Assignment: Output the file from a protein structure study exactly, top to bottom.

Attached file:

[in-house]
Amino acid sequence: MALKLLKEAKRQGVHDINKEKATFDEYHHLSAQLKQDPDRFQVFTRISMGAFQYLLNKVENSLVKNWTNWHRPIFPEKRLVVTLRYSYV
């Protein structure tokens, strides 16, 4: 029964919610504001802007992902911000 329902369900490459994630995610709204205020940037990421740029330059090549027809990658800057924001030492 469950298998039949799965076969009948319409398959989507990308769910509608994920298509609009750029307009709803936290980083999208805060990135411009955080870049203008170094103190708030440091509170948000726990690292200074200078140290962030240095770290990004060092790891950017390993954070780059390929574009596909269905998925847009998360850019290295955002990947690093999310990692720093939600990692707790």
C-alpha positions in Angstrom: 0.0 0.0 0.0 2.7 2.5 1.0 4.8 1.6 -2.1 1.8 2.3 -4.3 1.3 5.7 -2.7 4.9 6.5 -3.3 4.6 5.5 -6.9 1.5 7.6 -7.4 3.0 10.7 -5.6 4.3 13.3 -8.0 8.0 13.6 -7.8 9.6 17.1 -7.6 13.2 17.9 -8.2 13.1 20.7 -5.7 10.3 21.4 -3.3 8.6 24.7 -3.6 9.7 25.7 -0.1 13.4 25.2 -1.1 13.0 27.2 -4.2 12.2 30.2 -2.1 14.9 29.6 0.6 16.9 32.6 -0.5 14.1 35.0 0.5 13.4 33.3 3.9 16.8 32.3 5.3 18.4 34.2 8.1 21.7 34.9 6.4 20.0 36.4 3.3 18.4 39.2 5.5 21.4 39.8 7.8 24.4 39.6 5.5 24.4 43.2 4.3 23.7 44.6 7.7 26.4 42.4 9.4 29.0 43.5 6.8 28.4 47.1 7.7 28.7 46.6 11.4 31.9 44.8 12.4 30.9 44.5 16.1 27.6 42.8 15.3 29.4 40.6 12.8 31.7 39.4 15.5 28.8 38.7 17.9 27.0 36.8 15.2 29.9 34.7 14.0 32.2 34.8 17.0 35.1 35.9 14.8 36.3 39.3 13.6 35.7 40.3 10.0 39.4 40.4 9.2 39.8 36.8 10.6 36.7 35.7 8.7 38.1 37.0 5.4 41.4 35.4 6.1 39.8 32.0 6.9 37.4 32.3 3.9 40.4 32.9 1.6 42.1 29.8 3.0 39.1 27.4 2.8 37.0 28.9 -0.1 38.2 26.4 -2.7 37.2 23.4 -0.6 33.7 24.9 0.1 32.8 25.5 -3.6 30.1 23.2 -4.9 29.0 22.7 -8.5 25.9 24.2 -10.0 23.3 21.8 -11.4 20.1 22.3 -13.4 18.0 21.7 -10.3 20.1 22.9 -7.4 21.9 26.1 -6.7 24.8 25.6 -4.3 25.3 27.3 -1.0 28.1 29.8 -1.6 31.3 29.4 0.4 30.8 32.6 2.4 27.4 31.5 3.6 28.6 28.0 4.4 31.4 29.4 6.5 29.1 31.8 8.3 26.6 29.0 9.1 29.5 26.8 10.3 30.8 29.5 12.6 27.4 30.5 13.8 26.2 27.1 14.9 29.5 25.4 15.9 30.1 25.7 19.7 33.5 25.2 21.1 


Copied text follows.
[in-house]
Amino acid sequence: MALKLLKEAKRQGVHDINKEKATFDEYHHLSAQLKQDPDRFQVFTRISMGAFQYLLNKVENSLVKNWTNWHRPIFPEKRLVVTLRYSYV
């Protein structure tokens, strides 16, 4: 029964919610504001802007992902911000 329902369900490459994630995610709204205020940037990421740029330059090549027809990658800057924001030492 469950298998039949799965076969009948319409398959989507990308769910509608994920298509609009750029307009709803936290980083999208805060990135411009955080870049203008170094103190708030440091509170948000726990690292200074200078140290962030240095770290990004060092790891950017390993954070780059390929574009596909269905998925847009998360850019290295955002990947690093999310990692720093939600990692707790």
C-alpha positions in Angstrom: 0.0 0.0 0.0 2.7 2.5 1.0 4.8 1.6 -2.1 1.8 2.3 -4.3 1.3 5.7 -2.7 4.9 6.5 -3.3 4.6 5.5 -6.9 1.5 7.6 -7.4 3.0 10.7 -5.6 4.3 13.3 -8.0 8.0 13.6 -7.8 9.6 17.1 -7.6 13.2 17.9 -8.2 13.1 20.7 -5.7 10.3 21.4 -3.3 8.6 24.7 -3.6 9.7 25.7 -0.1 13.4 25.2 -1.1 13.0 27.2 -4.2 12.2 30.2 -2.1 14.9 29.6 0.6 16.9 32.6 -0.5 14.1 35.0 0.5 13.4 33.3 3.9 16.8 32.3 5.3 18.4 34.2 8.1 21.7 34.9 6.4 20.0 36.4 3.3 18.4 39.2 5.5 21.4 39.8 7.8 24.4 39.6 5.5 24.4 43.2 4.3 23.7 44.6 7.7 26.4 42.4 9.4 29.0 43.5 6.8 28.4 47.1 7.7 28.7 46.6 11.4 31.9 44.8 12.4 30.9 44.5 16.1 27.6 42.8 15.3 29.4 40.6 12.8 31.7 39.4 15.5 28.8 38.7 17.9 27.0 36.8 15.2 29.9 34.7 14.0 32.2 34.8 17.0 35.1 35.9 14.8 36.3 39.3 13.6 35.7 40.3 10.0 39.4 40.4 9.2 39.8 36.8 10.6 36.7 35.7 8.7 38.1 37.0 5.4 41.4 35.4 6.1 39.8 32.0 6.9 37.4 32.3 3.9 40.4 32.9 1.6 42.1 29.8 3.0 39.1 27.4 2.8 37.0 28.9 -0.1 38.2 26.4 -2.7 37.2 23.4 -0.6 33.7 24.9 0.1 32.8 25.5 -3.6 30.1 23.2 -4.9 29.0 22.7 -8.5 25.9 24.2 -10.0 23.3 21.8 -11.4 20.1 22.3 -13.4 18.0 21.7 -10.3 20.1 22.9 -7.4 21.9 26.1 -6.7 24.8 25.6 -4.3 25.3 27.3 -1.0 28.1 29.8 -1.6 31.3 29.4 0.4 30.8 32.6 2.4 27.4 31.5 3.6 28.6 28.0 4.4 31.4 29.4 6.5 29.1 31.8 8.3 26.6 29.0 9.1 29.5 26.8 10.3 30.8 29.5 12.6 27.4 30.5 13.8 26.2 27.1 14.9 29.5 25.4 15.9 30.1 25.7 19.7 33.5 25.2 21.1 